Kinship And Behavior In Primates

Author: Bernard Chapais
Publisher: Oxford University Press
ISBN: 9780195348880
Size: 72.57 MB
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This book presents a series of review chapters on the various aspects of primate kinship and behavior, as a fundamental reference for students and professionals interested in primate behavior, ecology and evolution. The relatively new molecular data allow one to assess directly degrees of genetic relatedness and kinship relations between individuals, and a considerable body of data on intergroup variation, based on experimental studies in both free-ranging and captive groups has accumulated, allowing a rather full and satisfying reconsideration of this whole broad area of research. The book should be of considerable interest to students of social evolution and behavioral ecology.

Kinship And Behavior In Primates

Author: Bernard Chapais
Publisher: Oxford University Press on Demand
ISBN: 9780195148893
Size: 66.69 MB
Format: PDF
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Annotation This book presents a series of review chapters on the various aspects of primate kinship and behavior. The relatively new molecular data allow one to assess directly degrees of genetic relatedness and kinship relations between individuals. A considerable body of data on intergroup variation, based on experimental studies in both free-ranging and captive groups has accumulated. This allows a full and satisfying reconsideration of this broad area of research.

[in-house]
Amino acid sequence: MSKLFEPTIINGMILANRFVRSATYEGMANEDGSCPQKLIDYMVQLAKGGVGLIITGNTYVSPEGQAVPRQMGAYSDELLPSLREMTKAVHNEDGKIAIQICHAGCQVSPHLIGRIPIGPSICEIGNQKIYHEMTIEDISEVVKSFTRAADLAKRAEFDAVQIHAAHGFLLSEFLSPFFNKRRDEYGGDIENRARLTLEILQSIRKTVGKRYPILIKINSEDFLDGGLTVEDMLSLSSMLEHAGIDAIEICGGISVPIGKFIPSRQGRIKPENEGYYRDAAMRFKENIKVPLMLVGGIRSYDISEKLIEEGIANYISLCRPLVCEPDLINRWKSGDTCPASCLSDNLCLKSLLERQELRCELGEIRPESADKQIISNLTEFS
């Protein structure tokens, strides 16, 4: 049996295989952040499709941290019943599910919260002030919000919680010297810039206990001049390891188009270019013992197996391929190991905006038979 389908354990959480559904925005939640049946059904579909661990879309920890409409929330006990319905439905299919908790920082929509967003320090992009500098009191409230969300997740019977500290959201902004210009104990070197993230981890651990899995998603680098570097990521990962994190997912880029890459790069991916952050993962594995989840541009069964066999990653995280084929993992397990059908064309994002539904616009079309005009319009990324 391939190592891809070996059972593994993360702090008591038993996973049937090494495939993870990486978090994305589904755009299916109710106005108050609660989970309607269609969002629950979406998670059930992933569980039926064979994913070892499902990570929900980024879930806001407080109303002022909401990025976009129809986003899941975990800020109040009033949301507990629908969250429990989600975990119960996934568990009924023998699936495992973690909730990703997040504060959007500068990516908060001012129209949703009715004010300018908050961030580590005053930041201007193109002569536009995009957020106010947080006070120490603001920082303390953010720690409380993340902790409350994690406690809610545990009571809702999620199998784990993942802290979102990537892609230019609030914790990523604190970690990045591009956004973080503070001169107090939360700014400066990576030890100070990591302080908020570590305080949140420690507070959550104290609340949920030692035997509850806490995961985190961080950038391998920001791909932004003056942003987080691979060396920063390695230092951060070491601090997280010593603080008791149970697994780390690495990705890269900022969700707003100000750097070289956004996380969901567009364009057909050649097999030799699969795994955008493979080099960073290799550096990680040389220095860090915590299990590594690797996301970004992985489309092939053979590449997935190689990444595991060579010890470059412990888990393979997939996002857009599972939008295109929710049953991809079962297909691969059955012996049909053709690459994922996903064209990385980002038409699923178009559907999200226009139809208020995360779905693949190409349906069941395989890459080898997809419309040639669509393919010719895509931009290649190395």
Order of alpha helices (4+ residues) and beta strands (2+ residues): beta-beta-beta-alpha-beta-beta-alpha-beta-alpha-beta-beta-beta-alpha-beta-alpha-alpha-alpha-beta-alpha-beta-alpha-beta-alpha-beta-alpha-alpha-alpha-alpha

Primeval Kinship

Author: Bernard Chapais
Publisher: Harvard University Press
ISBN: 0674029429
Size: 31.99 MB
Format: PDF, ePub
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The Evolution Of Primate Societies

Author: John C. Mitani
Publisher: University of Chicago Press
ISBN: 0226531732
Size: 37.42 MB
Format: PDF, Mobi
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In 1987, the University of Chicago Press published Primate Societies, the standard reference in the field of primate behavior for an entire generation of students and scientists. But in the twenty-five years since its publication, new theories and research techniques for studying the Primate order have been developed, debated, and tested, forcing scientists to revise their understanding of our closest living relatives. Intended as a sequel to Primate Societies, The Evolution of Primate Societies compiles thirty-one chapters that review the current state of knowledge regarding the behavior of nonhuman primates. Chapters are written by the leading authorities in the field and organized around four major adaptive problems primates face as they strive to grow, maintain themselves, and reproduce in the wild. The inclusion of chapters on the behavior of humans at the end of each major section represents one particularly novel aspect of the book, and it will remind readers what we can learn about ourselves through research on nonhuman primates. The final section highlights some of the innovative and cutting-edge research designed to reveal the similarities and differences between nonhuman and human primate cognition. The Evolution of Primate Societies will be every bit the landmark publication its predecessor has been.